Sunday, November 23, 2014

The rest of the process, as we know it

I have no doubt that we'll look back at this list and laugh, but here's the process (that we know of now) to get to our building permit.

In true Agile fashion, we did build all of this out using Post-its:

But for a cleaner version of the Post-It wall, here it is:
  • CAD approval
  • Create site plan
  • Apply for clearing and grading permit (we think the forestry permit is a part of this)
  • Septic design
  • Septic/well installation
    • Locate the well
    • Clear road to well
    • Gravel
    • Build pad for well drilling
    • Well approval
    • Contractor drill well (& build pumphouse, pumps and systems)
    • Health department water testing
    • Bring in container/shed to place on well pad
    • Trenching (we will do this)
    • Septic contractor install
  • Finalize house design
  • Building permit
  • Get street address
  • Electricity
    • PSE Project Engineer assignment
    • Trenching primary to transformer and conduit
    • Site prep for transformer
    • Trenching from transformer to well site & conduit
    • Trench from well site to house site
    • PSE install
    • Cable install

Saturday, November 15, 2014

Shilshole moves to Vashon!

BEST NEWS EVER! Our very good friends K&S are buying the land right next door to us!!! These guys live down the dock from us, also live on a Caliber and were cruising in Mexico with us, so it's only natural that we all stick together and become land-baron neighbors, right?? Their land is in the same state as ours, so we'll get to go through this whole permitting and building process together - so excited to have 4 heads on this instead of just 2! But mostly, I'm excited that my modern-commune is coming to life :)

Monday, November 10, 2014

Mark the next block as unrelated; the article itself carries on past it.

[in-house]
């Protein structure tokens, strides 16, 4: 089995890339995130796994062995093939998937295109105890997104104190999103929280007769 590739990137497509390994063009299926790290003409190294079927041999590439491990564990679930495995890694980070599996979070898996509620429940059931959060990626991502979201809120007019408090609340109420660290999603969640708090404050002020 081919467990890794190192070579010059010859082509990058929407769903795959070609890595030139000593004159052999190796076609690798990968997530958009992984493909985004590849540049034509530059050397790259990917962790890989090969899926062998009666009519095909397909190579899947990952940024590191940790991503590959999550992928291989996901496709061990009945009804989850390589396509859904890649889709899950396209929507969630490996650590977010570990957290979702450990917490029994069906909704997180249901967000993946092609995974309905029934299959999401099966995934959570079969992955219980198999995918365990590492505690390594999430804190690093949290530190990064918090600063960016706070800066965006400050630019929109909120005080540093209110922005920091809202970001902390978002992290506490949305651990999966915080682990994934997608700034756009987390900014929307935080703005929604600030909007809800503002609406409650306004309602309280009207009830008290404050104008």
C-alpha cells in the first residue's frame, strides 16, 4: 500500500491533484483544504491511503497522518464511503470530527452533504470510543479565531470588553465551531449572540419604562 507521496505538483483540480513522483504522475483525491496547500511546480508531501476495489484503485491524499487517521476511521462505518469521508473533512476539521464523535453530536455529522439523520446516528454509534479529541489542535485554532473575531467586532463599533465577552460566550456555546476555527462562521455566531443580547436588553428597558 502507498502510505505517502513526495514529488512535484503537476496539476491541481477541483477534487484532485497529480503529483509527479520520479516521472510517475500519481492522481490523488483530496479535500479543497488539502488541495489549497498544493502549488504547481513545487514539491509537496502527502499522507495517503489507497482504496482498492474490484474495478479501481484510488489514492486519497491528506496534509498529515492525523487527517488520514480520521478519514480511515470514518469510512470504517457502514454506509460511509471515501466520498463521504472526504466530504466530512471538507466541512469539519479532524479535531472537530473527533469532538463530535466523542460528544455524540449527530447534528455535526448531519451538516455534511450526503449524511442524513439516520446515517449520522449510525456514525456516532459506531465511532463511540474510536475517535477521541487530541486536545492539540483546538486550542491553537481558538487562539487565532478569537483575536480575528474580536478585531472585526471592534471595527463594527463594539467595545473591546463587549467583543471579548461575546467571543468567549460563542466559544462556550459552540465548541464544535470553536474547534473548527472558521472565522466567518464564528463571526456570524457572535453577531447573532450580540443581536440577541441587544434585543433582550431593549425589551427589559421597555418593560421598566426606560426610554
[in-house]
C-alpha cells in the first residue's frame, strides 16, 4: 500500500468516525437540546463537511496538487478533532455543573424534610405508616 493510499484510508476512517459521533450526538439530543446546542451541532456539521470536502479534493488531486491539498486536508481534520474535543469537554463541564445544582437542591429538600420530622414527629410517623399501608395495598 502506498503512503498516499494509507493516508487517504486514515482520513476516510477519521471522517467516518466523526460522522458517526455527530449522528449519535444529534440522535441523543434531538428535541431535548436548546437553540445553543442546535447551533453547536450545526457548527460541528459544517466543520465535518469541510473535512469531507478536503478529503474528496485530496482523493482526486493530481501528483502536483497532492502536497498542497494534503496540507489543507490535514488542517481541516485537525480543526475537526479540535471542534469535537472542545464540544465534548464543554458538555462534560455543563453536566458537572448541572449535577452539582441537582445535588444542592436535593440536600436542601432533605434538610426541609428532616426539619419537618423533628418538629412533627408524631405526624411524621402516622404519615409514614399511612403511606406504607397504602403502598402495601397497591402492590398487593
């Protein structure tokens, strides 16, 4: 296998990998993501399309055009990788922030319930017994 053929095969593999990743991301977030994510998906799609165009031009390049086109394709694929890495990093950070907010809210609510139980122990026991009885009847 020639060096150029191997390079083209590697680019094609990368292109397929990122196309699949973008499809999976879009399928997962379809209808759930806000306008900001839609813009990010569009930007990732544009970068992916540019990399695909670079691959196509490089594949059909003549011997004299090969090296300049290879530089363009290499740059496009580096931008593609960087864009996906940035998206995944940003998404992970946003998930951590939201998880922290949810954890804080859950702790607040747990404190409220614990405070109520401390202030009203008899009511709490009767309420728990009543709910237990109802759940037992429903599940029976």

Step 1 (of many) - the CAD

We don't know the entire process we'll have to go through to actually build a house (though we're learning quickly), but do know that step 1 is doing our CAD (Critical Areas Designation). We have wetlands on the property and need to get them delineated (flagged) and categorized so we know what the buffer is so we don't plan to build too close to said wetlands.

This entire process was a bit of a mystery to us, but here's how we did it (not to say this is easiest or most effective, but just happened to work for us).

1) Before we closed, we engaged a wetlands consultant to walk the property and verify that the wetlands that we knew about were the only wetlands around. He came, he bushwhacked, he verified. He even drew us a nice little map. ($500)

2) After we closed, we applied for our CAD with the county. At the time we applied, the county thought the backlog was about 3 months, so they told us to apply, then while we were waiting in line, we could get the consultant to do the delineation and habitat study.

3) While in the county queue, we got another wetlands consultant. The original guy we had was going to charge us $3600 for the delineation, habitat study and report, so we decided to shop around. We had bids that were all over the place - from $900 to $6000 with no appreciable difference - what??? We went with the $1900 guy. He came, he delineated, he wrote a report. And he only charged us $1400 because it took him less time than expected (this is likely the only time ever that something will be cheaper than we originally thought).

4) Once we were through the queue (it actually only took about 6 weeks), the county guy did a site visit, verified the delineation and report and then approved our CAD.

 Step 1?  Complete. Steps 2 through 1,421,392, here we come!